Energy Efficiency Through Home Automation

Roulstone, Scott (2018) Energy Efficiency Through Home Automation. [USQ Project]


The need for electricity energy reduction for domestic consumers has never been so evidence based on key figures over the past 10 years. From 2008 to 2018 the ACCC hasreported an increase in electricity prices to consumers of 44%, whilst the average wage has only increased by 6% in the same period, as reported by the Australian Bureau of Statistics. The gap in electricity price rise to wage increases causes added stresses to the average domestic household, some of which are struggling to pay existing prices and turning to often creative and dangerous means to reduce their energy consumption.

The Australian Government in 2013 reported 10% of electricity bills is a direct result of ‘Standby’ power such as television standby mode, with a further 30% directed to inefficient use of electrical products. Many products have come into the market to target electricity control which include home energy management systems, home automation systems such as C-Bus from Schneider Electrics, microprocessor load control and energy efficient products, however these products are often too costly to purchase, are only compatible with selected products from the same product range or aren’t flexible enough to target a variety of households and household loads.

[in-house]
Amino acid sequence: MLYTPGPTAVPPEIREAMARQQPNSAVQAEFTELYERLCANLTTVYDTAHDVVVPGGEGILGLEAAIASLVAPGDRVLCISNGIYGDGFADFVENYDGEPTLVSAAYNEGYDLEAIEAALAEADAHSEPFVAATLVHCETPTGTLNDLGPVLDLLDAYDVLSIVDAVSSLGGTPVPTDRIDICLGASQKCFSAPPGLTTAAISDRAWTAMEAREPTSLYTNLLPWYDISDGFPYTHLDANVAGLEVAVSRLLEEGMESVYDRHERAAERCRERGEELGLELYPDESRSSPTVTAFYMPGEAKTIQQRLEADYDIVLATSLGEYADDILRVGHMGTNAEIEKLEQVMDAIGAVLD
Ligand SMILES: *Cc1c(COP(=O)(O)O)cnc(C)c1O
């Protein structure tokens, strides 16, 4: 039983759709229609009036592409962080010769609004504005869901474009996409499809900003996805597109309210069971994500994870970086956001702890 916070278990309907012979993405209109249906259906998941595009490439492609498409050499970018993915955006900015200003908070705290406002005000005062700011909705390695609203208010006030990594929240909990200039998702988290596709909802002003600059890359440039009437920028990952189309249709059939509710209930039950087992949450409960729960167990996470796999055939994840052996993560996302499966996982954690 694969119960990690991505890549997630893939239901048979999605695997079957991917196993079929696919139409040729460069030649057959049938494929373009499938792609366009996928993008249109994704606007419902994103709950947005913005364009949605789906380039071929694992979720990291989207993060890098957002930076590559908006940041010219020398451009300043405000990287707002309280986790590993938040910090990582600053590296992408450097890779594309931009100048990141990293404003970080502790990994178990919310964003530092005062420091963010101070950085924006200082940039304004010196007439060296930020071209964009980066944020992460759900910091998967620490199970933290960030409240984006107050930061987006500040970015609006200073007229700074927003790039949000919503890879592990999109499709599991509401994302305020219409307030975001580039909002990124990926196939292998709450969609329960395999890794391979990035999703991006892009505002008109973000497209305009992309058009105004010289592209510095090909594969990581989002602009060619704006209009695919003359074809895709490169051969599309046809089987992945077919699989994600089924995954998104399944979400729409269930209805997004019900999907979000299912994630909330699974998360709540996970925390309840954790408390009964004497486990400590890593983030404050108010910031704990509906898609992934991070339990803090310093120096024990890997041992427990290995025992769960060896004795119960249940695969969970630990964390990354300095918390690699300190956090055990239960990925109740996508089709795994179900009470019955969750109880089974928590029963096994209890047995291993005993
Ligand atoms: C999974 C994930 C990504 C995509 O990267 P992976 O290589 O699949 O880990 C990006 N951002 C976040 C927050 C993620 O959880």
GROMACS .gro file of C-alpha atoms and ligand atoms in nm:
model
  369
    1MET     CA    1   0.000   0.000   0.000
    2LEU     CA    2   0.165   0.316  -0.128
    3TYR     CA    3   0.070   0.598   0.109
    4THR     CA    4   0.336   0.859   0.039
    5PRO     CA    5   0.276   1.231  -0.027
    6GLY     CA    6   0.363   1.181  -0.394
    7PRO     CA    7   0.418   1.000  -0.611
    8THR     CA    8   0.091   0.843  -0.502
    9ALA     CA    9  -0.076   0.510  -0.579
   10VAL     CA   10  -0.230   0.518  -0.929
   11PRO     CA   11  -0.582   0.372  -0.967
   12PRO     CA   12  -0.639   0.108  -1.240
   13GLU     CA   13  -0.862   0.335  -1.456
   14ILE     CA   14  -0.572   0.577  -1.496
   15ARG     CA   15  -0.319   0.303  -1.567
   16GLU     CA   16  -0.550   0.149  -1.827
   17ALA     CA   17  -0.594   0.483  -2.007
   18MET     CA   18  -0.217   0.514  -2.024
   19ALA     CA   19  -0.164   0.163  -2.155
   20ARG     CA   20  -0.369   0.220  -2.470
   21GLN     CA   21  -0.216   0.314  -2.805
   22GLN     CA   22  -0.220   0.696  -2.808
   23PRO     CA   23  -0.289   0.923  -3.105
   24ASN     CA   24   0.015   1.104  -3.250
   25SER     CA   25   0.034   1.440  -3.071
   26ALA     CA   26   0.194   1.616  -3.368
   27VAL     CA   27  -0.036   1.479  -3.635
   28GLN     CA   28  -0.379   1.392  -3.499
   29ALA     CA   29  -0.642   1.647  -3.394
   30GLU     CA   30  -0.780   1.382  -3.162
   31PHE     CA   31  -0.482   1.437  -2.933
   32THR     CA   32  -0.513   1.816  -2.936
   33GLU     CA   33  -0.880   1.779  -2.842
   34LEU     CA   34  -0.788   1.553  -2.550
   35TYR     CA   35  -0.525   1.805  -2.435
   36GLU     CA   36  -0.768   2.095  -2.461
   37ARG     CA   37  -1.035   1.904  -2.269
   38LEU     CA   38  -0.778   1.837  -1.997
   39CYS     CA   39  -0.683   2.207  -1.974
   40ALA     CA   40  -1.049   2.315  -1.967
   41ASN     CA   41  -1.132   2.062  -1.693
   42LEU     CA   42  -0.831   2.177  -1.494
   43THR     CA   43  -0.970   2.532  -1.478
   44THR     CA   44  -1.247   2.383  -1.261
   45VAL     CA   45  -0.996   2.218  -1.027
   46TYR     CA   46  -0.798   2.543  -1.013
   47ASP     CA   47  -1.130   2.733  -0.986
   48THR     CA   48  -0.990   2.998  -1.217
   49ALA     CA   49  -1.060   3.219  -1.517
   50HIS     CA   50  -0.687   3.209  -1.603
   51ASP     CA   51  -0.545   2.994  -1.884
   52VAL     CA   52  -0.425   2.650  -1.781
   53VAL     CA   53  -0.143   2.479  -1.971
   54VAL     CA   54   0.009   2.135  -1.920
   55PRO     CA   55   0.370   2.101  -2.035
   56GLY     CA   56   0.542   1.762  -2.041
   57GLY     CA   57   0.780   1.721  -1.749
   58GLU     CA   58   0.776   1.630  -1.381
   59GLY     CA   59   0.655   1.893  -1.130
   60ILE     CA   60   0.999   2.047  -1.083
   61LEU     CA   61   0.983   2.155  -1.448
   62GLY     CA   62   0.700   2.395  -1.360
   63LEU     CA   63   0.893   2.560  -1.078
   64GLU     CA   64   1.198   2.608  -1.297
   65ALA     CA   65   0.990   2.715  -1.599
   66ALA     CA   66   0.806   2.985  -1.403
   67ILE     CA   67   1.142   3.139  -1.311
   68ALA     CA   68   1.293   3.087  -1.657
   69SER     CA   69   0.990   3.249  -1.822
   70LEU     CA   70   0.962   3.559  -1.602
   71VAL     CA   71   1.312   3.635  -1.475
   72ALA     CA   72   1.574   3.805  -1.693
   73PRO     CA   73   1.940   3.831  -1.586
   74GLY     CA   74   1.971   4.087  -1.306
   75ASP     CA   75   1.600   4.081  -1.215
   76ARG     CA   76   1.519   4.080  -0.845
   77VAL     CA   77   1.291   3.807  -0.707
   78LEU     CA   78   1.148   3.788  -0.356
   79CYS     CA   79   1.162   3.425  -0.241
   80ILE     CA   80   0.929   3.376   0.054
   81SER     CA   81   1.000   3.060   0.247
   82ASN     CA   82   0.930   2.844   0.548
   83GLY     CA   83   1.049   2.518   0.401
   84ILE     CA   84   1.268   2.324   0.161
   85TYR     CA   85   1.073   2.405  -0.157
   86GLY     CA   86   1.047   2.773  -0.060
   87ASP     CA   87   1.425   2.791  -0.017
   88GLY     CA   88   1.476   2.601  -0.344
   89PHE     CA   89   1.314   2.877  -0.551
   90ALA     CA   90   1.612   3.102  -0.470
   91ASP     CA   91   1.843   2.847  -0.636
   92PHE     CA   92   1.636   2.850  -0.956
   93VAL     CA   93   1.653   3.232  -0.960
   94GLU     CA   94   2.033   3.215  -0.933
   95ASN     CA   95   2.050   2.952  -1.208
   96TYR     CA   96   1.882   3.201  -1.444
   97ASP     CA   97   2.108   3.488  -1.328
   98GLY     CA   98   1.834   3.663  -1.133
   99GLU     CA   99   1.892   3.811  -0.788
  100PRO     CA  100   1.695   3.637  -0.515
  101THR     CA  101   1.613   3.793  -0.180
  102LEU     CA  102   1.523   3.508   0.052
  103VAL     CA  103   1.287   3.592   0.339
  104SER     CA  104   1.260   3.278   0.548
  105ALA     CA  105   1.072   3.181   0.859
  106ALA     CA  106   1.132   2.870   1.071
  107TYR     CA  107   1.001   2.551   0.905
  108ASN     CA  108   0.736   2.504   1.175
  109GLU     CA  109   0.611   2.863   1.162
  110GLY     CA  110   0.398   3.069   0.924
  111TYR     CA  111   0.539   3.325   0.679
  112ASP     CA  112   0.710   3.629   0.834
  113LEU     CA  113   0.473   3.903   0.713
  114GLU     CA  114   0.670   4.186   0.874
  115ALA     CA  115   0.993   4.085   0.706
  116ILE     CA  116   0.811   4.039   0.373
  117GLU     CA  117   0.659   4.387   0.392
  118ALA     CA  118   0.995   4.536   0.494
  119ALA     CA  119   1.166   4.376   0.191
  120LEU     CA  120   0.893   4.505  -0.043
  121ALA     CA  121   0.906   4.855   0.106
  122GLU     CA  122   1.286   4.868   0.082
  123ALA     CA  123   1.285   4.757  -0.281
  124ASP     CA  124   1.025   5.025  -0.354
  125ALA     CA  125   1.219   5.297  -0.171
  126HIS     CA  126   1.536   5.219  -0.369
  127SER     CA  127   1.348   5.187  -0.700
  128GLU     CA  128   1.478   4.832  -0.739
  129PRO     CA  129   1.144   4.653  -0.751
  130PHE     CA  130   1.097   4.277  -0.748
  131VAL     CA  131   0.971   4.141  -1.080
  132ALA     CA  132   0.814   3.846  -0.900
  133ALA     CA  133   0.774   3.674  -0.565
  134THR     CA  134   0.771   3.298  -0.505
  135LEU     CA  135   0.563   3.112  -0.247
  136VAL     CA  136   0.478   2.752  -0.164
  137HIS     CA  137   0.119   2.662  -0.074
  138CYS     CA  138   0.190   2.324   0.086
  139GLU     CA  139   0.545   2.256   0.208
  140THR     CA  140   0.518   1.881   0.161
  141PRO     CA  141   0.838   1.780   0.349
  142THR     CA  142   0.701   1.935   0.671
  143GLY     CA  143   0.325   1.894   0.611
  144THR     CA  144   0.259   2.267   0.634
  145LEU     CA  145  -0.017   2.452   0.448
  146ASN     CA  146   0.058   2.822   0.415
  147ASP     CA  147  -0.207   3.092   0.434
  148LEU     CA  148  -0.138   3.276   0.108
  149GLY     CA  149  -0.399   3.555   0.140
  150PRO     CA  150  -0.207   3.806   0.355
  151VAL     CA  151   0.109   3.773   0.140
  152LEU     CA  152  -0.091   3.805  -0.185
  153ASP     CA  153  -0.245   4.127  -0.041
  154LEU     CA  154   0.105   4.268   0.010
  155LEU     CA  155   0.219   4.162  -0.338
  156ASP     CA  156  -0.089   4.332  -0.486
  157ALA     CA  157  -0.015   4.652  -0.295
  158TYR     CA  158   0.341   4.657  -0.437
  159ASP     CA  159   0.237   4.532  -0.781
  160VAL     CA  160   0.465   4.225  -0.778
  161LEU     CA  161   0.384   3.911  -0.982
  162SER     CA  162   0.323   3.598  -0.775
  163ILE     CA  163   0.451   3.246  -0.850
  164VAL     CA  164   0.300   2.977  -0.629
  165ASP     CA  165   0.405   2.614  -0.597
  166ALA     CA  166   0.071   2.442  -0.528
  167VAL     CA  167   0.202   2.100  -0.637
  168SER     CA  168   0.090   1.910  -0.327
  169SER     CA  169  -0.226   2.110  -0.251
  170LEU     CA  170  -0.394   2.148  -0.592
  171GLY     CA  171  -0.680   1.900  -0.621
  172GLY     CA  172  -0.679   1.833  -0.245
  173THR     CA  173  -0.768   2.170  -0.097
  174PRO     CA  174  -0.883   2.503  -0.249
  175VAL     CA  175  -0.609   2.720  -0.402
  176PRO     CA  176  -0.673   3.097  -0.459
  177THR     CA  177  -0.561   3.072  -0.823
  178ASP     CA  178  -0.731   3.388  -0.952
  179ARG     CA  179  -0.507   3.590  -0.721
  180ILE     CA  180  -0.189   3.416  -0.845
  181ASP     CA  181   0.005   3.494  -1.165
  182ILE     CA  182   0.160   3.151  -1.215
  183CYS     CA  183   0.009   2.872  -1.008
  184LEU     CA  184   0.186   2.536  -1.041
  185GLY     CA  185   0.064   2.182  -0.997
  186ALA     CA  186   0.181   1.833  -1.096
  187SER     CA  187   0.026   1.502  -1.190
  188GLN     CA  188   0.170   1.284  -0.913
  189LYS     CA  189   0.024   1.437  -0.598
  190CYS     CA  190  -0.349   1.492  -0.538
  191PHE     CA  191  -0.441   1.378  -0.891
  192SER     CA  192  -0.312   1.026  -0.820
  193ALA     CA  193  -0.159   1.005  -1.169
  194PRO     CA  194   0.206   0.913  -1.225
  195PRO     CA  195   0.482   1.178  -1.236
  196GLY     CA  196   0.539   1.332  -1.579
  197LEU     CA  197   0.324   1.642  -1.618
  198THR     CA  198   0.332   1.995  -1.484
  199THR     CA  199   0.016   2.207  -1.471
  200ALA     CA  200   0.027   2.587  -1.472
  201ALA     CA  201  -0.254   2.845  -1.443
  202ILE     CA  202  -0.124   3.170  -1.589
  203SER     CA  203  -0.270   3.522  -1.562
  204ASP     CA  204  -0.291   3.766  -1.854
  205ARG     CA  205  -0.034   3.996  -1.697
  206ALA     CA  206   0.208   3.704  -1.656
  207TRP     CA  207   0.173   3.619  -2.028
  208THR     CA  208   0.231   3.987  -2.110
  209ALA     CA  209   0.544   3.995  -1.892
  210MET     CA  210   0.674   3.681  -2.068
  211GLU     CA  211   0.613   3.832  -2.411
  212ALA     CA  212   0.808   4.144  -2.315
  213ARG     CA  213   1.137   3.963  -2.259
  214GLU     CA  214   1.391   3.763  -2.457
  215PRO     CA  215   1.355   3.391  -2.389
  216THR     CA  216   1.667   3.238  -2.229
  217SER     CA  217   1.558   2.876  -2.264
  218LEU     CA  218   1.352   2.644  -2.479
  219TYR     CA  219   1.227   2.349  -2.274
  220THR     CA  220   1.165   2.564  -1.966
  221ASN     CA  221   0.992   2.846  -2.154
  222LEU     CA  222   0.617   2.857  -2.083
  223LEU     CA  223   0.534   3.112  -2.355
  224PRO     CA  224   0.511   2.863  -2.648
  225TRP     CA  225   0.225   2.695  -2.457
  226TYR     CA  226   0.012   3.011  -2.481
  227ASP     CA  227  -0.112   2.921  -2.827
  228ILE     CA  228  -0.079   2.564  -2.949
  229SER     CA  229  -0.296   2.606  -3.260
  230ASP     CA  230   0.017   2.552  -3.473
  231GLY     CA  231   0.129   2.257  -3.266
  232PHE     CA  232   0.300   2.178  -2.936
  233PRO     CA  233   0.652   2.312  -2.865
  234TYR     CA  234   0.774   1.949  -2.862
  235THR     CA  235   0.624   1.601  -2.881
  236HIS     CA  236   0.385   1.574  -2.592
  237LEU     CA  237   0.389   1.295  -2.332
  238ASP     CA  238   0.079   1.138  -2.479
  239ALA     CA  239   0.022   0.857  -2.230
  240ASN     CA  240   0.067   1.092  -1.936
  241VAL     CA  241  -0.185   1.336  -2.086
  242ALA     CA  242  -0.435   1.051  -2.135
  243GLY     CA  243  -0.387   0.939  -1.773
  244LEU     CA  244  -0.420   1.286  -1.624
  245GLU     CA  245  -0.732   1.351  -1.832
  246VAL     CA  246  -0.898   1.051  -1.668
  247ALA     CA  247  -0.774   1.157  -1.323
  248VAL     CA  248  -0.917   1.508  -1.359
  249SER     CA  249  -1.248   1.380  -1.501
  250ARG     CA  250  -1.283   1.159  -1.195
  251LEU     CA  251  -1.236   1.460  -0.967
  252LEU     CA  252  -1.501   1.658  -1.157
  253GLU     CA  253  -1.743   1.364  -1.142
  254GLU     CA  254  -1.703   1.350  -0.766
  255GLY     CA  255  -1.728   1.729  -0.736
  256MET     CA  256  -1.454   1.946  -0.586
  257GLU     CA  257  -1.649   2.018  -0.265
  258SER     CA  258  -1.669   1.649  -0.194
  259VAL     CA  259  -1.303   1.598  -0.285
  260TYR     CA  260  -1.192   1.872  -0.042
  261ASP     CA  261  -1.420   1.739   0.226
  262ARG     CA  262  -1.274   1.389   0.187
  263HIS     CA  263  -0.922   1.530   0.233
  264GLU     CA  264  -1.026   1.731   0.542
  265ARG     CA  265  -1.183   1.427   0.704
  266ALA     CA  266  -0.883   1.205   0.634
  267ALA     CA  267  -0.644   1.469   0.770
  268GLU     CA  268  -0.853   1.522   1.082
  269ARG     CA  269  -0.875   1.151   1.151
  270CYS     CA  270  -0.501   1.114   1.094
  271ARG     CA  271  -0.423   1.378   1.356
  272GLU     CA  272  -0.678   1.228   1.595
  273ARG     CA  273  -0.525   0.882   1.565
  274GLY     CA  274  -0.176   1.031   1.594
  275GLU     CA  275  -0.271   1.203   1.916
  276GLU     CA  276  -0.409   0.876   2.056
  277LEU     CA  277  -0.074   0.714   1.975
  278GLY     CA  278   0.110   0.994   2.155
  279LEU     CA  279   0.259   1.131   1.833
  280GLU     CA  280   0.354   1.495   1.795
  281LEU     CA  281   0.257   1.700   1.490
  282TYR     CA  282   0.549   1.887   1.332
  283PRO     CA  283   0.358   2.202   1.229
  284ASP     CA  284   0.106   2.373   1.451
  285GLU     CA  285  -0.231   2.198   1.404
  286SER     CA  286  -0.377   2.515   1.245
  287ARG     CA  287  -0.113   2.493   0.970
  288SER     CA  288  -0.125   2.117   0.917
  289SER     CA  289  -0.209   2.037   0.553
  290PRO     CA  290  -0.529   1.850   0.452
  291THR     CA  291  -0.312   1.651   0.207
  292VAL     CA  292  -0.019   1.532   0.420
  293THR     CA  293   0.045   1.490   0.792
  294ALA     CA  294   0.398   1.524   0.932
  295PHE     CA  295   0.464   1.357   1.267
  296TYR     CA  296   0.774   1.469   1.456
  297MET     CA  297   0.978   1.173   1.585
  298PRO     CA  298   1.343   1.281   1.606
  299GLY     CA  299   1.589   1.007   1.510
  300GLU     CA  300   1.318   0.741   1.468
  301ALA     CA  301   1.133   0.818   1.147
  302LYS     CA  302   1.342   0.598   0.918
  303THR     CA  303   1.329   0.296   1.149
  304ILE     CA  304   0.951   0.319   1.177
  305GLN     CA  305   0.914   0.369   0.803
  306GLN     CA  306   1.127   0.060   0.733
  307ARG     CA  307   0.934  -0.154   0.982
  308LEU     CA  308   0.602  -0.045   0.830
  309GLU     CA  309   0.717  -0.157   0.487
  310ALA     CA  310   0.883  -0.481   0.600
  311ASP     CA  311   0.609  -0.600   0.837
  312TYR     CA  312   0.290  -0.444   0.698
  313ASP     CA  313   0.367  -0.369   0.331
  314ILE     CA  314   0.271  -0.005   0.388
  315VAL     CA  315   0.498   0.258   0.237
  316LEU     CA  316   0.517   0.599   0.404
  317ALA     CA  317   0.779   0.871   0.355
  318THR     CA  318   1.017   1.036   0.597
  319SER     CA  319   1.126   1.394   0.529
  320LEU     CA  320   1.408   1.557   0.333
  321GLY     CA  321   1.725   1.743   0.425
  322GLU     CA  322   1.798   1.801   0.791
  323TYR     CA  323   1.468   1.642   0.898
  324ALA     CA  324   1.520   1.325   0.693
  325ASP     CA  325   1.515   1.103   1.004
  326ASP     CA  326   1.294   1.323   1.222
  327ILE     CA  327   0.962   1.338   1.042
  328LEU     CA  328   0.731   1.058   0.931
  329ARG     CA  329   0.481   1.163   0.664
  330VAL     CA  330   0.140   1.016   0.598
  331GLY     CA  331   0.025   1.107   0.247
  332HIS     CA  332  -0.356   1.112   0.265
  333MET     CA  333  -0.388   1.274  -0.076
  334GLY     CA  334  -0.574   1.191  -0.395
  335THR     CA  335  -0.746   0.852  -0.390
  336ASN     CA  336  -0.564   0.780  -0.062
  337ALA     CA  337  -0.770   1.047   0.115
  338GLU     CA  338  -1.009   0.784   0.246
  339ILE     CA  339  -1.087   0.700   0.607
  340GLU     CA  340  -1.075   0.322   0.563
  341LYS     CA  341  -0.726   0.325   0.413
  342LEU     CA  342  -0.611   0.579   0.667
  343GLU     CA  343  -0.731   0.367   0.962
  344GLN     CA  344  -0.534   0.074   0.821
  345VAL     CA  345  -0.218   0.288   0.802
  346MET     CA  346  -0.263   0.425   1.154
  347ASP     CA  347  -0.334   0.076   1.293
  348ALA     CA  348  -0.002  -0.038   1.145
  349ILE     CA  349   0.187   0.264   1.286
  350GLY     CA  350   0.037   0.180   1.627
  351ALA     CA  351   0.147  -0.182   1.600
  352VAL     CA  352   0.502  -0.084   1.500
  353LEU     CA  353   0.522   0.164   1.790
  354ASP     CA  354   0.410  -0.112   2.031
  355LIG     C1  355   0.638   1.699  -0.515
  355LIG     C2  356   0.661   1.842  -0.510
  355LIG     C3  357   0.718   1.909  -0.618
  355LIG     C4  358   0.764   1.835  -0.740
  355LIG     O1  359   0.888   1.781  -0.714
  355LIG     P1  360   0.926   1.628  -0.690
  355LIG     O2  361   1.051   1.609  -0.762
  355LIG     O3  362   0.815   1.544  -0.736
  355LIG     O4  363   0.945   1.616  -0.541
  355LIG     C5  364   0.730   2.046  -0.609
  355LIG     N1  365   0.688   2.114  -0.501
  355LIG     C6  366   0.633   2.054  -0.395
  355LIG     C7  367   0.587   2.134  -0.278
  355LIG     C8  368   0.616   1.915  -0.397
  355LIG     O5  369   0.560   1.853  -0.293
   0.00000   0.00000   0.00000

This dissertation targets wastage electricity through the production of a cost effective, flexible and reliable electrical control system which easily integrates into a new or existing domestic installation. This electrical control system will employ industry standard electrical devices such as control relays, programmable logic controller and human machine interface and will control household circuitry from a scoped consumer load usage profile. It will be shown the use of such a system will result in, at worst, a saving of 17.9% and be cost-effective enough to rival other energy saving systems on the market today.

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Item Type: USQ Project
Item Status: Live Archive
Faculty/School / Institute/Centre: Historic - Faculty of Health, Engineering and Sciences - School of Mechanical and Electrical Engineering (1 Jul 2013 - 31 Dec 2021)
Supervisors: Hills, Catherine; Bowtell, Les
Qualification: Bachelor of Engineering (Honours) (Power Engineering)
Date Deposited: 15 Sep 2021 05:47
Last Modified: 29 Jun 2023 02:31

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